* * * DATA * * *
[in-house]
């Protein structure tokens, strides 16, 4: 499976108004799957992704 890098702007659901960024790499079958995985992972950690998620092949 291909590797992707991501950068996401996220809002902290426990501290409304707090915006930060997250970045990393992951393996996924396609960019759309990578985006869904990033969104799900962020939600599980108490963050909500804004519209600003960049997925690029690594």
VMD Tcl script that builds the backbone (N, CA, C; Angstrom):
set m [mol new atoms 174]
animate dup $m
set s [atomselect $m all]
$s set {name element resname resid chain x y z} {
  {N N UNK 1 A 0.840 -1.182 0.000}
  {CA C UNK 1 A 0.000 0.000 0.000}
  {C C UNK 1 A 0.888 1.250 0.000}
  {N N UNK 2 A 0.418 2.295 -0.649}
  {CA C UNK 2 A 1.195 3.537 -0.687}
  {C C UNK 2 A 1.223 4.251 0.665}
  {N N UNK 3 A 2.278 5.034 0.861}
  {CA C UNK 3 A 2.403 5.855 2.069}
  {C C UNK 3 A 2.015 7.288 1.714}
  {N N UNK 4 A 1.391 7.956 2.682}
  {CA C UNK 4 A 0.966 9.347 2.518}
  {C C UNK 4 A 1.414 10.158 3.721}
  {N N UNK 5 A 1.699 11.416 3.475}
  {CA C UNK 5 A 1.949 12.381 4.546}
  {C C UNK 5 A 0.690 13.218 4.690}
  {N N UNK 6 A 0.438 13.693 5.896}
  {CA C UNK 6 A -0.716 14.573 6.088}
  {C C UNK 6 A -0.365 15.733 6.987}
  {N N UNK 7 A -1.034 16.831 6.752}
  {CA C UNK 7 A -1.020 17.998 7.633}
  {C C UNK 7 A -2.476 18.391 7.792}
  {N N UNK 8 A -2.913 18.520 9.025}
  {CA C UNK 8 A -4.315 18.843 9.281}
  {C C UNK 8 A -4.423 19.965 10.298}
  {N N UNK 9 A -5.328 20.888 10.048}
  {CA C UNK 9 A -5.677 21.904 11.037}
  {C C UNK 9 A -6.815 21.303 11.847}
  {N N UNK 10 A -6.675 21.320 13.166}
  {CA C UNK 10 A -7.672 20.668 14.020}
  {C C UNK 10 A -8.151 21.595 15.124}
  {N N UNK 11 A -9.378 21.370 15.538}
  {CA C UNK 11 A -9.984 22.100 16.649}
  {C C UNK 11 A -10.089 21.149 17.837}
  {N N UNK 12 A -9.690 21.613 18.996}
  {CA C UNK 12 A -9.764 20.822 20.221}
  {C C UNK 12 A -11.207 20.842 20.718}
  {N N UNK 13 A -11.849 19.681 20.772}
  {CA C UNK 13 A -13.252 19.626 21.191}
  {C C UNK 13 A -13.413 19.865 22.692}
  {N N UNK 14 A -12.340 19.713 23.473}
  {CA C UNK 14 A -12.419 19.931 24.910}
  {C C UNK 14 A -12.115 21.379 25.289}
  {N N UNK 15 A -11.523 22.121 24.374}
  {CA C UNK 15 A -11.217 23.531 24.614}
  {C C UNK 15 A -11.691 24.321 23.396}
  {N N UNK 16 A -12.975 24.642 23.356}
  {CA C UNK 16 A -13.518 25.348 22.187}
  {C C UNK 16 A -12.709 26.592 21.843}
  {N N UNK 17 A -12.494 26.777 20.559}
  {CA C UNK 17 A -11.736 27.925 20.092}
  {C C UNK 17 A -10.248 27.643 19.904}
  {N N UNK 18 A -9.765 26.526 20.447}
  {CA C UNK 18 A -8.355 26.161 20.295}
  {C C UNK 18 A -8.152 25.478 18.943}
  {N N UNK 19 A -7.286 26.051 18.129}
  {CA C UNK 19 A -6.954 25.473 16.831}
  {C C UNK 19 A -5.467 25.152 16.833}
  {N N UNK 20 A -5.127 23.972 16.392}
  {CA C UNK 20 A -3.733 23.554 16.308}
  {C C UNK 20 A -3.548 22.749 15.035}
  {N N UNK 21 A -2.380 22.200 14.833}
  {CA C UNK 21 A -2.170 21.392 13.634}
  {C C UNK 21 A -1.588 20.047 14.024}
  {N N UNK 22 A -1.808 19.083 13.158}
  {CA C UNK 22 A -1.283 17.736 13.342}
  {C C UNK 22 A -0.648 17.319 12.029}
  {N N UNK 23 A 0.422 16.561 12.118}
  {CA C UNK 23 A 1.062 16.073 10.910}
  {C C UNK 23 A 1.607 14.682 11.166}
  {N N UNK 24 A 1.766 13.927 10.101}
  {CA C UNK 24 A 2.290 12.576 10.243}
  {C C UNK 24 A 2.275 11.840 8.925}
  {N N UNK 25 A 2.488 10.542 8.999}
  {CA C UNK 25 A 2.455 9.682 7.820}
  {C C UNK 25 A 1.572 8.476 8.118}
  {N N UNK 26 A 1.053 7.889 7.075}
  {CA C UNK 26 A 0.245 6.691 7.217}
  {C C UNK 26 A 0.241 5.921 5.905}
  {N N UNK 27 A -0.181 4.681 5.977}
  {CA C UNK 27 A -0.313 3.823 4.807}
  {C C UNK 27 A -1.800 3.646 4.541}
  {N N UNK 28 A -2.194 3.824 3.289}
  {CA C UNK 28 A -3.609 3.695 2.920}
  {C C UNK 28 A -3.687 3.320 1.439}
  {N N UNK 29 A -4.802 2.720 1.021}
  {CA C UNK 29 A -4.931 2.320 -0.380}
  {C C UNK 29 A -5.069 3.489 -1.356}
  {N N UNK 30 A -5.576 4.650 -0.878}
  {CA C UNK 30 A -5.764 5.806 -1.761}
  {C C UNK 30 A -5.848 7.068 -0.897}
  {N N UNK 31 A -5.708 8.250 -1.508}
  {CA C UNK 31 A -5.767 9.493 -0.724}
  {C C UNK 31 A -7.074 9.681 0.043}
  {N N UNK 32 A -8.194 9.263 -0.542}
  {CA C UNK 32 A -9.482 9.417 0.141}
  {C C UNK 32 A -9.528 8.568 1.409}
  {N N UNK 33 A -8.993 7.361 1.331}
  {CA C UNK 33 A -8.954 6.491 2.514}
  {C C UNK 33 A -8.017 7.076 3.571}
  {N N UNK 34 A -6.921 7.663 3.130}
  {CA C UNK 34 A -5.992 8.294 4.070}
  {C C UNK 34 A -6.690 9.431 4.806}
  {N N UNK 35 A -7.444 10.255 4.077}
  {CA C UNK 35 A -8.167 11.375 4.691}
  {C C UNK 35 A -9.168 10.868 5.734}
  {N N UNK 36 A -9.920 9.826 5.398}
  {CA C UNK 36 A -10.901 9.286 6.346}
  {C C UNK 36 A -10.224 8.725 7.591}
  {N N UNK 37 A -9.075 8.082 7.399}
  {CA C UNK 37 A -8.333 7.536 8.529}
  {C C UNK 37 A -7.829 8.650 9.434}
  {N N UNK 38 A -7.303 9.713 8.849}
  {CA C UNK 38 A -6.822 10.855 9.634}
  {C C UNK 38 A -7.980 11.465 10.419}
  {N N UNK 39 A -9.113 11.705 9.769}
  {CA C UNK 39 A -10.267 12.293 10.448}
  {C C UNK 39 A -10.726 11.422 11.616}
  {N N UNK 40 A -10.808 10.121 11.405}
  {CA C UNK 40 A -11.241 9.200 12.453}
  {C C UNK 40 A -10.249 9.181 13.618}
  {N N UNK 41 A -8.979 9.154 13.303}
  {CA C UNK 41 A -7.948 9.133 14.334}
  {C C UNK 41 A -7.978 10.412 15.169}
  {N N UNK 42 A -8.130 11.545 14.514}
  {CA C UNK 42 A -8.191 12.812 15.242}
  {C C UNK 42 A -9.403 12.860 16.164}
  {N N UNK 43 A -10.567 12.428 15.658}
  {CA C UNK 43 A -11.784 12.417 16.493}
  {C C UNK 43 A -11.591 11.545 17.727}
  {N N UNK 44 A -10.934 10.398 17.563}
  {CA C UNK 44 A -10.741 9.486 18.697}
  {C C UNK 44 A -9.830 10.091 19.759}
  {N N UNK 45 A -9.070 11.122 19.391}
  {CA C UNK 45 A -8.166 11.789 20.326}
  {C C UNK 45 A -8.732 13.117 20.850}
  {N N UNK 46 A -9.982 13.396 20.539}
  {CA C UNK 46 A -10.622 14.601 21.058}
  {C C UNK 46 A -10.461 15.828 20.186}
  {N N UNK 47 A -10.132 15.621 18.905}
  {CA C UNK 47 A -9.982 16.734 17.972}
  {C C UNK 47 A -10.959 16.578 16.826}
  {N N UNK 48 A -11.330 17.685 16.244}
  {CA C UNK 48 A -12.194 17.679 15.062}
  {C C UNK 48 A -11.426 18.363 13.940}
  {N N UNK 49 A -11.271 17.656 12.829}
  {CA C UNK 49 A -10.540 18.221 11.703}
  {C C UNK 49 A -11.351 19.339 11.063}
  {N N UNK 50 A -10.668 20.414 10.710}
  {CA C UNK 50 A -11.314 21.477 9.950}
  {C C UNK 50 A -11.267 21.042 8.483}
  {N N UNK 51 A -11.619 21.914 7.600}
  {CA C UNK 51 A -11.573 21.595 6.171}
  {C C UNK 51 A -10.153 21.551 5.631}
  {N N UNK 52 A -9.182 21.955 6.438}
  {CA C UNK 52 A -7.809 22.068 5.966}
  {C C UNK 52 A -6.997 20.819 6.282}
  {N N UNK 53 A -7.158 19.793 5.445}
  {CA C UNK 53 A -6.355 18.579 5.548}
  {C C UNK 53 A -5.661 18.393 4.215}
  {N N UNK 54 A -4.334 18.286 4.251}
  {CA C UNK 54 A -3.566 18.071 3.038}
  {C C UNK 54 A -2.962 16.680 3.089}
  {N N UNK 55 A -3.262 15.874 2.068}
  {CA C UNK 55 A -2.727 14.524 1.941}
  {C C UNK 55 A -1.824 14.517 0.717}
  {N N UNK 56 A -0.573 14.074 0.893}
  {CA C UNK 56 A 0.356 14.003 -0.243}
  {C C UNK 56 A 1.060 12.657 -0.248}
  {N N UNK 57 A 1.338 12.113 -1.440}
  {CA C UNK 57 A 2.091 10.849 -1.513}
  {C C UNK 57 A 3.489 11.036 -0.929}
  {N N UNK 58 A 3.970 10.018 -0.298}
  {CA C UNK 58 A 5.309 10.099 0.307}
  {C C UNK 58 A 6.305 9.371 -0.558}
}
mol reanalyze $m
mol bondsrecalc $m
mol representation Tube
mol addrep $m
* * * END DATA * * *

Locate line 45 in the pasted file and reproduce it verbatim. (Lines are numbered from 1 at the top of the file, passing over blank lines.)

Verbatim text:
  {CA C UNK 13 A -13.252 19.626 21.191}